Bolting herbs? Dry ‘em or freeze ‘em!

I don’t know about you, but a number of our herbs are bolting out back. What to do with them? Well, depending on the herb, I would suggest either drying or freezing them. That way you can enjoy your garden herbs long after growing season is past.

Taking a little time to dry and/or freeze your herbs means having garden goodness long after growing season is over.

Taking a little time to dry and/or freeze your herbs means having garden goodness long after growing season is over.

Basil, dill, oregano, mint, rosemary and thyme dry well. To dry basil, oregano and mint, remove the leaves from the stalk, rinse in a salad spinner and then spread out on a drying tray or kitchen towel in a warm, dry place. Let them dry for about a week, or until the leaves have gone crispy. Transfer to jars or freezer bags. Make sure you label because dried up leaves can all start to look the same…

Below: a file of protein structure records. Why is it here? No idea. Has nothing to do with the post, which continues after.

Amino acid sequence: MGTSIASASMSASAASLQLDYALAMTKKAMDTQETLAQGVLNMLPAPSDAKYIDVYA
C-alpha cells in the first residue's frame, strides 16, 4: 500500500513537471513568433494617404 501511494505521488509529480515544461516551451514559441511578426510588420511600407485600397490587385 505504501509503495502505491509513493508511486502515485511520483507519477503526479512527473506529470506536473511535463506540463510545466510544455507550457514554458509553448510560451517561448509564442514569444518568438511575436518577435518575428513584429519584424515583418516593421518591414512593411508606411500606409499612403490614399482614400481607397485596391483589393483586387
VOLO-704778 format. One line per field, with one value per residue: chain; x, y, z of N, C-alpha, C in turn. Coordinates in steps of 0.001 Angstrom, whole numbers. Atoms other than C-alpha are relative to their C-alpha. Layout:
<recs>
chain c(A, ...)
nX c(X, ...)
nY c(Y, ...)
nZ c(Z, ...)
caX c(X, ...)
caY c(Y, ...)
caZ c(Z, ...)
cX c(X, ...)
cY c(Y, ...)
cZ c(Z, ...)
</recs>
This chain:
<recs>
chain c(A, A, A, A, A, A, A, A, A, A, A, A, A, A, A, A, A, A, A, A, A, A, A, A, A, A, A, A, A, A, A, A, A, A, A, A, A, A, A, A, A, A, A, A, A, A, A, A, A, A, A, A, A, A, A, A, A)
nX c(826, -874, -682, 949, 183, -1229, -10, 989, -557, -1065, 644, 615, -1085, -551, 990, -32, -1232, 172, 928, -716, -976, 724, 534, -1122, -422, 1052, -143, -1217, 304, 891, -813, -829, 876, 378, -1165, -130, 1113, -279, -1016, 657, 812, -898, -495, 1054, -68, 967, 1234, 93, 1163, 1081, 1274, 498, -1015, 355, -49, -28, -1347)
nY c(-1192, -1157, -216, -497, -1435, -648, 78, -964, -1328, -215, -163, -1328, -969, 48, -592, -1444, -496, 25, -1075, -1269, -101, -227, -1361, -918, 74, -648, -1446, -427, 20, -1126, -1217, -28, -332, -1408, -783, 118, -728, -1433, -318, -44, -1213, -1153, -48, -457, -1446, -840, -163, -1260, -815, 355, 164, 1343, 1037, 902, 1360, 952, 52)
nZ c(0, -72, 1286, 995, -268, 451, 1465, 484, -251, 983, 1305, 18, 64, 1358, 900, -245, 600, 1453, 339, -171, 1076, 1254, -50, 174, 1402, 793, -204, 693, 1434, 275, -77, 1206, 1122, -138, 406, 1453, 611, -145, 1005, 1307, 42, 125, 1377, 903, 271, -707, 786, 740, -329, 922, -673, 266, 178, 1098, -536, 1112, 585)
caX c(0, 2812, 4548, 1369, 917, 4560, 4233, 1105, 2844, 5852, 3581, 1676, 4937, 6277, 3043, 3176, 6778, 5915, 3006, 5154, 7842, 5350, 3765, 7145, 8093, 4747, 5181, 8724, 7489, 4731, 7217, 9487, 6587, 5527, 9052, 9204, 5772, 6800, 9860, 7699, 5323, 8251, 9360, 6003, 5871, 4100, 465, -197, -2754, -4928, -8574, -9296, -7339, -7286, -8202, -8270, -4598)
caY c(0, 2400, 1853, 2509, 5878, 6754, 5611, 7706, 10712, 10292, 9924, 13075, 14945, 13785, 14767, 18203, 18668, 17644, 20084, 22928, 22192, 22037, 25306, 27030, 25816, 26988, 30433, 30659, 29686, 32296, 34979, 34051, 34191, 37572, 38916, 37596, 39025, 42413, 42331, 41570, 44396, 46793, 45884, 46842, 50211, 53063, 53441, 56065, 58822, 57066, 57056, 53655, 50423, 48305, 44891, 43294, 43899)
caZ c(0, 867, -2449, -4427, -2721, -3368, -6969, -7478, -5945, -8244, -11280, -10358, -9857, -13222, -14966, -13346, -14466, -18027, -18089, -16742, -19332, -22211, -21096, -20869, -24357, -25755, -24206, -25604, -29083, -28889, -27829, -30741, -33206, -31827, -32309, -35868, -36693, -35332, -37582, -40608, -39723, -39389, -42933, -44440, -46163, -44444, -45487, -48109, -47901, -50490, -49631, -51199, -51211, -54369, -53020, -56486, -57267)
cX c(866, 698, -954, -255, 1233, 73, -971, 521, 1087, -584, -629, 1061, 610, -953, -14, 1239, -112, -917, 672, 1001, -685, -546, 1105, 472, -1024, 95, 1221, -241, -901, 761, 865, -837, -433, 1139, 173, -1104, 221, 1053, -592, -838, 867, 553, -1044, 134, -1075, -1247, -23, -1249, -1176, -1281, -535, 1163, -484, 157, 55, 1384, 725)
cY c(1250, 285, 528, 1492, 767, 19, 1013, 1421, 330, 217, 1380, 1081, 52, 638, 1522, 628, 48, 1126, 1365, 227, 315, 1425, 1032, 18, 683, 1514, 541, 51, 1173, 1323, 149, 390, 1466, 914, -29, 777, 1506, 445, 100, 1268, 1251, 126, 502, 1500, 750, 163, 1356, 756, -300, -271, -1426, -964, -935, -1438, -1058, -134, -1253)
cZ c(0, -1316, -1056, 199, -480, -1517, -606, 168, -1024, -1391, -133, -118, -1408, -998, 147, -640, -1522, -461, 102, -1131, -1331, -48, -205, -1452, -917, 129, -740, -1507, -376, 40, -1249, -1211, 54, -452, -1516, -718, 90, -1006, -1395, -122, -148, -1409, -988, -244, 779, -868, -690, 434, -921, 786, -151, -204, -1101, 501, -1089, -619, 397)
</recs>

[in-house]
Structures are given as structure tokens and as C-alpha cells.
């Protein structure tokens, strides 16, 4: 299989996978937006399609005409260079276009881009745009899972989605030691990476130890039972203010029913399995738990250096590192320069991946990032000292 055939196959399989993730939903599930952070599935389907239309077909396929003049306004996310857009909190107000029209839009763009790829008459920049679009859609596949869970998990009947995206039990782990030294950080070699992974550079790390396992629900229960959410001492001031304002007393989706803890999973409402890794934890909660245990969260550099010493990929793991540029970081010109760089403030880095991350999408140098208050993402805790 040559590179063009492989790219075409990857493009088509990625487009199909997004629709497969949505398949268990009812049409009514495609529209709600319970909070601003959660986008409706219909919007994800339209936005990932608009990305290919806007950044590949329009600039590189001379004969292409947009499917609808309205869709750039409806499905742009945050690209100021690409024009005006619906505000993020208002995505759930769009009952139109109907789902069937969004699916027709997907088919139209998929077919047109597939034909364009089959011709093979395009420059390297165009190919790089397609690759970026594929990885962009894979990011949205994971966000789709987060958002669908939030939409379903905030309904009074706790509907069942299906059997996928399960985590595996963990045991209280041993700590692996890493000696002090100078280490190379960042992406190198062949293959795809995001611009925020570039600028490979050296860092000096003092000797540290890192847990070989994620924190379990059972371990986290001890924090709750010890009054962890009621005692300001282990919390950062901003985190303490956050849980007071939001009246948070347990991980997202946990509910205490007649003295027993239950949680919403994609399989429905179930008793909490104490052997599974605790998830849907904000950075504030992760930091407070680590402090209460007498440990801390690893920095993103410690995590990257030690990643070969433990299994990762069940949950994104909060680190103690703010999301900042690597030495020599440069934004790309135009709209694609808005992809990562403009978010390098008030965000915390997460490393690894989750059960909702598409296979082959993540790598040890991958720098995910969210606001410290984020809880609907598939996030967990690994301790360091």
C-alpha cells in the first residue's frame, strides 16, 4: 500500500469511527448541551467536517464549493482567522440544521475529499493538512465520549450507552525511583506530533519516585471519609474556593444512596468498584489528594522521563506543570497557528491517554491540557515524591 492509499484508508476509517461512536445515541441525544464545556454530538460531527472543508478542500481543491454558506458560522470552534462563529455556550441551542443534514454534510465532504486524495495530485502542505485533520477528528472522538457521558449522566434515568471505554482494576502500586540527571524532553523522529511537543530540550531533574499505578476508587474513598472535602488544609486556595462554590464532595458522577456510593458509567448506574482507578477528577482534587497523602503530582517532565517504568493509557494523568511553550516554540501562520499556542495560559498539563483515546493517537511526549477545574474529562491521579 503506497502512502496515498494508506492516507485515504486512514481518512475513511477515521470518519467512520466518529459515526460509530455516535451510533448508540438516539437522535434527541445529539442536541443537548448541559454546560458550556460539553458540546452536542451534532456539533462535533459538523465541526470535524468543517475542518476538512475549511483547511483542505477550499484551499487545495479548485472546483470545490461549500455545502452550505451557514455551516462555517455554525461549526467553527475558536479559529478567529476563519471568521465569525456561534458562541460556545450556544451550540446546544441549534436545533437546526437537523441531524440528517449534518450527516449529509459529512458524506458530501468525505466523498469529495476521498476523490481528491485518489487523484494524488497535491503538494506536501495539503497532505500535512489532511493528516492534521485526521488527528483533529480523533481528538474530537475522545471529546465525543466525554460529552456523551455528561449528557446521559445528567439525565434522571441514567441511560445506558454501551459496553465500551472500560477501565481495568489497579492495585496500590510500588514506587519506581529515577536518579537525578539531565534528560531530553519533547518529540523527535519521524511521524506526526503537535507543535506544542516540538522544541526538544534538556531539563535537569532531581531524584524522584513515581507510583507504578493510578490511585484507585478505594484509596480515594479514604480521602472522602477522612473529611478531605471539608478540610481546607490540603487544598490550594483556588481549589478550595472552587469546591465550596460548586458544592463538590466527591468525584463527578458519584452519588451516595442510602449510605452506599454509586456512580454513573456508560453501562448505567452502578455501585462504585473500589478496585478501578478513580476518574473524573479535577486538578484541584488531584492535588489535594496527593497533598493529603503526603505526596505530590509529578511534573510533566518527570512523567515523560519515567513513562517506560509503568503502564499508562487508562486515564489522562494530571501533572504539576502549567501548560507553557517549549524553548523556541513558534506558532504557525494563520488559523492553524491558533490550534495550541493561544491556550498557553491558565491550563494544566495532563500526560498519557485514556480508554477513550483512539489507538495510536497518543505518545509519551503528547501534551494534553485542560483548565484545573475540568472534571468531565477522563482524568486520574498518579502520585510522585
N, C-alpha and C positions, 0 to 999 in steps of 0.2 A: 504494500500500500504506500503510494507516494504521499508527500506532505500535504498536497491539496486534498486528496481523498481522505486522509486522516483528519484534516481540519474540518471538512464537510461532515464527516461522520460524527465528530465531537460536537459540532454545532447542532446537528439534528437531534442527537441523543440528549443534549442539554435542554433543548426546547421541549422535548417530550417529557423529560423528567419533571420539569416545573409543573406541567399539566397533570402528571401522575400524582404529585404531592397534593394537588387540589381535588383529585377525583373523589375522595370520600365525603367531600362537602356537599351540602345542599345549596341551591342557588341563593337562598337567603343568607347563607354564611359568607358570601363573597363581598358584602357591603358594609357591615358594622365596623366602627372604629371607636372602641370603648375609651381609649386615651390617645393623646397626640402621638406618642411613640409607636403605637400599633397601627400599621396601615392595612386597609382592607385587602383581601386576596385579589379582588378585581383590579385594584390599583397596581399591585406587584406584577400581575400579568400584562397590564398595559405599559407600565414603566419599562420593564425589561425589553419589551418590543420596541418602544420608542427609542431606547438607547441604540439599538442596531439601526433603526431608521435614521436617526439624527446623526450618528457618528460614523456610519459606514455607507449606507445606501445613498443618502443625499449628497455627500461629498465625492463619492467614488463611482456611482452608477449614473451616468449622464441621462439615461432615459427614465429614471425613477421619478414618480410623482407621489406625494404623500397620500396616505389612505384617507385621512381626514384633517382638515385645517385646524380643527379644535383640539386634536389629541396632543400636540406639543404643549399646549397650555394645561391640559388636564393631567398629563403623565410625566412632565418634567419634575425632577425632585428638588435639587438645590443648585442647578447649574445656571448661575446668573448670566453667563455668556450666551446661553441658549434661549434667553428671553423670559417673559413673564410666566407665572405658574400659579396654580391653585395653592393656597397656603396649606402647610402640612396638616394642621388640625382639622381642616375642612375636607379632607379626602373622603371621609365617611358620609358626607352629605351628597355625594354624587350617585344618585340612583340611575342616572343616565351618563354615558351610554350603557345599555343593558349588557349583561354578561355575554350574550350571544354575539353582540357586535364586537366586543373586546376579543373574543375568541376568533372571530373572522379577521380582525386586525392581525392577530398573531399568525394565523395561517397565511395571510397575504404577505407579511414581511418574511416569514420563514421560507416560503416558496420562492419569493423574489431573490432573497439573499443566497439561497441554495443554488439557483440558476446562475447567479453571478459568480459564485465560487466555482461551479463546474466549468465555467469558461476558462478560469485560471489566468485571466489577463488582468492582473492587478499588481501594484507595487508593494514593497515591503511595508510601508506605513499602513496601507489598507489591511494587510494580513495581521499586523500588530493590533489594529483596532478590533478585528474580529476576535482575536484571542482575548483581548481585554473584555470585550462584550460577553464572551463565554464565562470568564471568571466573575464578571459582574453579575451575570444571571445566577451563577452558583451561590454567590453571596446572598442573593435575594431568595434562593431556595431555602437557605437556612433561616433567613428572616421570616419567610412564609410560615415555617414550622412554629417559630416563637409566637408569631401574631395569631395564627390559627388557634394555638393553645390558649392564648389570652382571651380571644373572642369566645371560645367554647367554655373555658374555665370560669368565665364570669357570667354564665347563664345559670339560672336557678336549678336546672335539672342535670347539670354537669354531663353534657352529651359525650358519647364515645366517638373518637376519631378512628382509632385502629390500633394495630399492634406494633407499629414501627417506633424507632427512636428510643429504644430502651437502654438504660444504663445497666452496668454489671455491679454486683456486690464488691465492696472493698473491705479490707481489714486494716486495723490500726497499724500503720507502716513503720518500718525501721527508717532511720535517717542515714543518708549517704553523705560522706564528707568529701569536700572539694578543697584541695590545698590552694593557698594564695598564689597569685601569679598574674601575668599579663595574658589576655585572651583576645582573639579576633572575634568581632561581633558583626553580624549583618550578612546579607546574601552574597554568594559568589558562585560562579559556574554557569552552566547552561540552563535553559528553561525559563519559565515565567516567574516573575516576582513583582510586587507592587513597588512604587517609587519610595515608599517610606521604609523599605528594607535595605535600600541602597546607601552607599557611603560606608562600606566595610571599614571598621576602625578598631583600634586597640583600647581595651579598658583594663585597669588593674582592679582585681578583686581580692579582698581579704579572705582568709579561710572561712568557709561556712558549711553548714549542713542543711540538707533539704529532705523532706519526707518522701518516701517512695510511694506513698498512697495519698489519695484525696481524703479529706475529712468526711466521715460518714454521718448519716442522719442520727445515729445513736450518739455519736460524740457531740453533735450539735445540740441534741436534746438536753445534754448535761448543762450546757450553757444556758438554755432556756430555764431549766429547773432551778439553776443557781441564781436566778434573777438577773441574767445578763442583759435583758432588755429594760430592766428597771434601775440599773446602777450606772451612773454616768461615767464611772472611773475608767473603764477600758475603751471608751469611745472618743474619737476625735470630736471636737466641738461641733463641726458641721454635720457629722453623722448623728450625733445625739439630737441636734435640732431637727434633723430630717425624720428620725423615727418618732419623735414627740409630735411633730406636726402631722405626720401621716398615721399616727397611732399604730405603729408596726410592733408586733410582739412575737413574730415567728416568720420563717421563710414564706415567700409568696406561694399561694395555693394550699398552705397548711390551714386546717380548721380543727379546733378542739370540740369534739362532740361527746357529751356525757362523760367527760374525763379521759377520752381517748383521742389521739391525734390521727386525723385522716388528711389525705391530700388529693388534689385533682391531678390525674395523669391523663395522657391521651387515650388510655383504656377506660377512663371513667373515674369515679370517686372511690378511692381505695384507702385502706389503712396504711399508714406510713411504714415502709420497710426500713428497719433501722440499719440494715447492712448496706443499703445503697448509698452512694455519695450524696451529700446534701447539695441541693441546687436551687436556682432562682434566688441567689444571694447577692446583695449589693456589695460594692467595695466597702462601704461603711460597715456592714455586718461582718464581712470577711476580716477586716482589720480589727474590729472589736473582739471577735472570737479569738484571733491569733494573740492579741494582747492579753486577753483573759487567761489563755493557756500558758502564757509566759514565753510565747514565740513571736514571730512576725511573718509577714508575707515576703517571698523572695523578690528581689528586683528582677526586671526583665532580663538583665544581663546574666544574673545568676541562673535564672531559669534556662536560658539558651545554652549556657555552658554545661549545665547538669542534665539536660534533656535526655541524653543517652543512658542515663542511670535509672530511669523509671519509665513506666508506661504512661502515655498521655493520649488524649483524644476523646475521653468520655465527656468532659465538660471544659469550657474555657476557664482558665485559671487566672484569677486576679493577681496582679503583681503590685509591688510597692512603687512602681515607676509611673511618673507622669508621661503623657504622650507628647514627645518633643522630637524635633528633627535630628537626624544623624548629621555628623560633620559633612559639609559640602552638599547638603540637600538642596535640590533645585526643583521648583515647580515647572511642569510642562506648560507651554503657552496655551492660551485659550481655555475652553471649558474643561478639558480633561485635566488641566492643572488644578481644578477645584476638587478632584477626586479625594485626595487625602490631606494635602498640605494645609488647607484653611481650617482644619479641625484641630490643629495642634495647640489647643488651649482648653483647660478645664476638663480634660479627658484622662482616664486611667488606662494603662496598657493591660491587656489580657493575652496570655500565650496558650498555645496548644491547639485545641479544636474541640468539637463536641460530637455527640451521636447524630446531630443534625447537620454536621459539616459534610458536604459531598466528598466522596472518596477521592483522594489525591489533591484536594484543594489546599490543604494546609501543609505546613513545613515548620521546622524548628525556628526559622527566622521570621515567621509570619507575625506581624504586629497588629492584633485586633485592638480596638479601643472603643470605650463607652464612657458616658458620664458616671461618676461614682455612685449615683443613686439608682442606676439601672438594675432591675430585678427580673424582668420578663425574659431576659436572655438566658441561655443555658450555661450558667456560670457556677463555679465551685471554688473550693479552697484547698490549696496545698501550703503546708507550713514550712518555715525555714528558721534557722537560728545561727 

Bolting Thai and Italian basil.

Bolting Thai and Italian basil.

Drying basil leaves.

Drying basil leaves.

To dry dill, rosemary and thyme, cut the roots off the stalks and hang plants upside down in small bunches in a warm, dry place. Once dried you can carefully remove the small leaves and put into jars, or if you’re lazy you can just put the whole thing – stalk and all – into a freezer bag and crumble off the leaves as you need for cooking. This tends to be my approach, as you can see from the above photo.

Parley freezes well in a sealed freezer bag. If you want to wash it first, remove as much excess water as possible before freezing. I also freeze hot peppers, since we don’t use them up fast enough while they are fresh. In the case of both parsley and peppers, you can just trim off what you need for cooking on an as-needed basis.

I don’t particularly like dried or frozen cilantro. In the case of cilantro, we prefer to let it go to seed and harvest the coriander seeds instead for cooking. However, some people totally do dry it.

Helpful herb fact: Thyme and oregano are perennial! Don’t pull up the plant by the roots when you’re harvesting for drying… they’ll come back next spring!

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